Some things in life take time to appreciate. We struggle to make sense of it all. Looking around today, many of us wonder how we got into this mess. Where did we go wrong? More importantly, how do we retrieve a sense of balance?
    Like everyone else, I fear the coming year and feel unprepared to meet the challenge. This past week, however, having spent a few days in small town New Hampshire, I had the opportunity to come to my senses… all of them. Perhaps I had to face the fact that at 74, my senses are not what they used to be. Then I began to see if there was a parallel.
    Beginning a couple years ago, my optometrist told me I had developed cataracts. I thought I understood, but did not worry too much. I could see clearly and felt I had adjusted well. When the day finally came for surgery I was hesitant, but ready. The operation took only 15 minutes per eye—carried out a month apart. I was shocked. I kept concentrating on focus, but what I had lost was light. At first it was blinding. While I was concerned about focus, I was slowly moving into darkness and focus is a factor of light. Suddenly I saw what was happening. Politicians keep telling us to focus, but what we needed was light.
   Years ago, while visiting Mammoth Caves, a park ranger guiding us through a cave He turned off the lights so we could experience total darkness. Our eyes kept trying to focus, but we could see nothing, and our eyes were not able to function. We need to turn our attention first to light, and then to focus. We need to demand light from our leaders.
   In the past year, my hearing has been getting worse. I have totally lost the high end of the sound spectrum. I hardly hear birds singing anymore. To compound my hearing, I suffer from tinnitus—a constant noise in my ears slowly growing in intensity. Unconsciously, I find myself spending less time in groups or crowds because I have trouble hearing people’s words. I rely more and more on the experiences from other senses. The tinnitus static competes more and more with communications.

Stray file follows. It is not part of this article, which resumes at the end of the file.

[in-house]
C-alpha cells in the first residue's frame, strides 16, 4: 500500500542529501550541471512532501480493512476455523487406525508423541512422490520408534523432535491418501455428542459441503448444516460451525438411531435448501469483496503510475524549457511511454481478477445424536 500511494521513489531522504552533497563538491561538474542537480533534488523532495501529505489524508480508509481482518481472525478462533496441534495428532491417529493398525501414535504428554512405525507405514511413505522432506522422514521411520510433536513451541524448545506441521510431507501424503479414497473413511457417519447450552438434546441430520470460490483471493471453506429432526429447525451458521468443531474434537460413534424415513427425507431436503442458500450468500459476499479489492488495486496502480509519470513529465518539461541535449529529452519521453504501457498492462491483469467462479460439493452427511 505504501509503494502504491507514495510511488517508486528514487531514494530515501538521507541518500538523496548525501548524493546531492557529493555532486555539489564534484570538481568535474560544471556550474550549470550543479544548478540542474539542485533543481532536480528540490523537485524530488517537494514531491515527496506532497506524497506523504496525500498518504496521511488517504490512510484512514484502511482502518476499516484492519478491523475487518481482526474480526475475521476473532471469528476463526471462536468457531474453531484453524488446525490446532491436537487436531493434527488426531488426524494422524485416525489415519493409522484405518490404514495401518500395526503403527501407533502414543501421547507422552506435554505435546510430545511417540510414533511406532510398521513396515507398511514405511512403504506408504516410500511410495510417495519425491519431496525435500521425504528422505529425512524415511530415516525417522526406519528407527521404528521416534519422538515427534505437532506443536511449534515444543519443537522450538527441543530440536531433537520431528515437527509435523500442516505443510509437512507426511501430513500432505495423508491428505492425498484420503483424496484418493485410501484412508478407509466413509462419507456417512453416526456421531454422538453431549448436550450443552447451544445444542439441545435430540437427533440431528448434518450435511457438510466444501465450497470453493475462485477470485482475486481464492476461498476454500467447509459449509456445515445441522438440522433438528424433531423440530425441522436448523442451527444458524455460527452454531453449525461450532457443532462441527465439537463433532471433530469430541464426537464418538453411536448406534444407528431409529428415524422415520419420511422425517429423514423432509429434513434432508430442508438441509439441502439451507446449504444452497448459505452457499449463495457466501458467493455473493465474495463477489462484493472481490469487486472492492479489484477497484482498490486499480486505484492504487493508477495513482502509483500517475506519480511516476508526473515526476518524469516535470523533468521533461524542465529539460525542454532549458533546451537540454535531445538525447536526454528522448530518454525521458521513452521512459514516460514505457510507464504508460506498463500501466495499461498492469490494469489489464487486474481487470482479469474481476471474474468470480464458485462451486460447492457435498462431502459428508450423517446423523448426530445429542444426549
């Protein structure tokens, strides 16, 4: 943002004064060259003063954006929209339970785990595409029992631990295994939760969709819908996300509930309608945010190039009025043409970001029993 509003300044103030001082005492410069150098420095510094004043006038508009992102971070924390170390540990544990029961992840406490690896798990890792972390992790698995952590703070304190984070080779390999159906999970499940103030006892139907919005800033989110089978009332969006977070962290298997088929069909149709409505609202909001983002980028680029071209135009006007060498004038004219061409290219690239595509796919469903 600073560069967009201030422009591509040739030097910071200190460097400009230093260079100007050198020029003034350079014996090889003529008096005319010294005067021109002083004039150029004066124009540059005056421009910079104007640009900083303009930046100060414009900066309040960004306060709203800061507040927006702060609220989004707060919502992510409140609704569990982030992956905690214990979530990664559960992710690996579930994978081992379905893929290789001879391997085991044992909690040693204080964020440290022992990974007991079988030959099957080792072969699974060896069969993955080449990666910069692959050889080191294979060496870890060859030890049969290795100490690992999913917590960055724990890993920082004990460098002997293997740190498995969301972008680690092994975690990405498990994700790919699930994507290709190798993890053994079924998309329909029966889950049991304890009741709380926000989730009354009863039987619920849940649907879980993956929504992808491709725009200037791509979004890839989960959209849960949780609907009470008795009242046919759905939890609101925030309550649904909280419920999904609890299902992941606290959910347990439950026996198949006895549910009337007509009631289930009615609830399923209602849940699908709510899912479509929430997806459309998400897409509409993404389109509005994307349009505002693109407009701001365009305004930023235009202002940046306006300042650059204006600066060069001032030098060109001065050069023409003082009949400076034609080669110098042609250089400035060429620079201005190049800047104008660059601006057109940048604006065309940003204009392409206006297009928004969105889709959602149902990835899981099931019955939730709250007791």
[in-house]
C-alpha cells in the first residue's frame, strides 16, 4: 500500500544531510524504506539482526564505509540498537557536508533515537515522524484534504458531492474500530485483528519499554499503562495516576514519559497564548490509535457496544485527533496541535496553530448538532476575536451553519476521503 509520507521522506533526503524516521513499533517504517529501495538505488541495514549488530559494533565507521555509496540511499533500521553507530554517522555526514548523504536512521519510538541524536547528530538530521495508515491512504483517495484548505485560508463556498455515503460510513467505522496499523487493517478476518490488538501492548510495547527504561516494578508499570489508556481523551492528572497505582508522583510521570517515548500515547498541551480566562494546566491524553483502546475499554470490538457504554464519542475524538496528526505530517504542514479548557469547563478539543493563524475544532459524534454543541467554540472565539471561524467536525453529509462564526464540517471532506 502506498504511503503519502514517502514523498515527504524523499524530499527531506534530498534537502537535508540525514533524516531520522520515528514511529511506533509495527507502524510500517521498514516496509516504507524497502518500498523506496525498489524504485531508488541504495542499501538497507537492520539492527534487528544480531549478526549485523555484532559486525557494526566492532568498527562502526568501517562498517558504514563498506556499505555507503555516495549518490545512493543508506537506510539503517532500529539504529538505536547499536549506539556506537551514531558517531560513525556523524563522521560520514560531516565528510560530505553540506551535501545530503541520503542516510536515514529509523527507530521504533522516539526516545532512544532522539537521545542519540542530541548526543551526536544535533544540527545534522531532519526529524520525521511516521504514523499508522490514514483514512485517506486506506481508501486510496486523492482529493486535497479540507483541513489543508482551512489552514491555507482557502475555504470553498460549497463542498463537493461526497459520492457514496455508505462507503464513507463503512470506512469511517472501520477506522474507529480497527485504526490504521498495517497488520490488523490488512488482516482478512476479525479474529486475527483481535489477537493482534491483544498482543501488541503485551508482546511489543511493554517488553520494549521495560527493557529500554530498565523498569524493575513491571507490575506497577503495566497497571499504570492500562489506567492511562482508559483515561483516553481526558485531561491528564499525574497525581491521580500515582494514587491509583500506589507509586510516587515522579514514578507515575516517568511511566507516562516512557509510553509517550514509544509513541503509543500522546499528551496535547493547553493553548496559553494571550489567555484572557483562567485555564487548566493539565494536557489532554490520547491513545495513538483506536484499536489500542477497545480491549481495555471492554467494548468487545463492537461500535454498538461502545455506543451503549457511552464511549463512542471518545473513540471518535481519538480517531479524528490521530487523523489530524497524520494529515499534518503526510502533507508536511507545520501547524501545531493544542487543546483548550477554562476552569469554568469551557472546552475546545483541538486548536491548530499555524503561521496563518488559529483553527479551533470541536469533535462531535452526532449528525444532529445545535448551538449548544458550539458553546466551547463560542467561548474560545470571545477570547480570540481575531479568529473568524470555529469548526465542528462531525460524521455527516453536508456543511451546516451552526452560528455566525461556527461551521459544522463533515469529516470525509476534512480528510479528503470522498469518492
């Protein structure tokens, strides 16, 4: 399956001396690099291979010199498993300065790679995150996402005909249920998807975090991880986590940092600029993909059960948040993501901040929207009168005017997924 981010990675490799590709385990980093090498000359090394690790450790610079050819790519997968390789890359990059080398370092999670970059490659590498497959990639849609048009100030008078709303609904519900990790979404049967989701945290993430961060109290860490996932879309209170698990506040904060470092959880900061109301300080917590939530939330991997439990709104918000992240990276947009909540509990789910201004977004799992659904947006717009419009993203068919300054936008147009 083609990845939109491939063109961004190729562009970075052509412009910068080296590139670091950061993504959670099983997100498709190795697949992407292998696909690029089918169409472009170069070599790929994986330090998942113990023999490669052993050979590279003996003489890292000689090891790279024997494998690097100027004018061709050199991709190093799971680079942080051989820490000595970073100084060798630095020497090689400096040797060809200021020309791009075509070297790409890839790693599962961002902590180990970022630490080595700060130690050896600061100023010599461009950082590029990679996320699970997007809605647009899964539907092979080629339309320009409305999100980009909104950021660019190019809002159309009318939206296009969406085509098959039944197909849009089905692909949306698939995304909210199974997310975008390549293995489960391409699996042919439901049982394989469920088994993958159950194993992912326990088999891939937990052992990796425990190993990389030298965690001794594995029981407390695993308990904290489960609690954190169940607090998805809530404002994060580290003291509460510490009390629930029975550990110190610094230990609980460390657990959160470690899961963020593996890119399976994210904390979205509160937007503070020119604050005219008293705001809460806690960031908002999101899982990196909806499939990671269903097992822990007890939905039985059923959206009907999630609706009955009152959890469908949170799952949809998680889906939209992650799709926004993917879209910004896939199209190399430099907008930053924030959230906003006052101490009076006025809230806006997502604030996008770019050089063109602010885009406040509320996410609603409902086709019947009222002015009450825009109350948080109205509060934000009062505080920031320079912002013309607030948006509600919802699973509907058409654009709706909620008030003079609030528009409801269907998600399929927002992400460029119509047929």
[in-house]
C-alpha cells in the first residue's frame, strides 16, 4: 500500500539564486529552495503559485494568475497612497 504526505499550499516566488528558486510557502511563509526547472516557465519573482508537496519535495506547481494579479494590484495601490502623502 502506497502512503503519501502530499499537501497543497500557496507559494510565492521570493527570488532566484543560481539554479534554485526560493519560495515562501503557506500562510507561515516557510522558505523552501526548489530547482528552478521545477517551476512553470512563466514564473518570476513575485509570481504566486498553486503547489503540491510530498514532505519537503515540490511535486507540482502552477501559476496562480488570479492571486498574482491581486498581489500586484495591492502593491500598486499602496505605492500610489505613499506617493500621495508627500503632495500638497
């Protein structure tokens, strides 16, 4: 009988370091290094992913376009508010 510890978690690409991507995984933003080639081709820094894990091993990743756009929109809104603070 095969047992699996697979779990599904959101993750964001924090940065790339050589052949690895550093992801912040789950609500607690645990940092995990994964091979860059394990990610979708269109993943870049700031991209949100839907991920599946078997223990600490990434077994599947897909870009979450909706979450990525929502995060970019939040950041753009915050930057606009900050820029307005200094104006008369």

Looking around me today, I can see our society having a similar experience. We seek sound bites in a sea of static noise. Rather than sit quietly, we use the media as background noise, unconscious of its growth in decibels. We waste time on cell phones, computers and Netflix movies to escape the real world. We walk around with headphones enclosed in a world of our own making. We suffer from social tinnitus. We have grown deaf to the pleas of those in need near us.
   Over time, I have become sharply attuned to my legs. They are the means I use to get around in life. Together they suspend my spine and help we walk erect. A few years back, I had major back surgery for spinal stenosis to render me mobile again. With a stronger backbone, I found it easier to get around. The challenge, however had taken a toll on my legs. I suffer from DVT (blood clots in my left leg) and I have had my right knee replaced. In short, mobility has become a challenge.
   Over the past 240 years, our country has had problems with a solid backbone and with mobility. Moving is always possible, but we have no sense of direction, so we ramble, often walking/running in circles. We have spinal stenosis in government, often lacking the strength to get from point A to point B. We rely more and more on what we know, on familiar habits. “We’ve always done it this way!” (Of course, that is a lie!) The sense of touch is the first to develop in the womb. All other senses flow from the sense of touch. We “keep in touch” as a means of staying grounded in reality. Touch yields texture, helps us determine shape and it guides us as we “manipulate” our environment. As we age, our fingertips lose their sensitivity. As we fear, we lose touch with one another; and eventually, we grow “out of touch.”
   We accuse politicians with being out of touch with the voters and over half the population does not vote. We can point to problems, but we refuse to get our hands dirty. We feel safer showing our fists than extending a handshake. We want to cultivate progress, but we refuse to put our hands to the plow.
   With age, our bodies ache and our national infrastructure aches as well. We can reach for the stars, but the bridges to cross a river are unsafe. We can build walls, but we cannot build bridges. Changing the direction of our country will take a sensible approach. We need to commit ourselves to a fitness program for the nation. We need to look around us and create light. We need to fine-tune our ears to hear the pleas of those in need. We need to mobilize our forces to move forward and to rebuild our infrastructures. We need to engage our common sense and seek common ground. Each of our canoes is easily tipped, but if we lash them into rafts, we can stabilize our communities and survive any storm.
   In short, all we need to do is come to our senses.
Roger A Chauvette,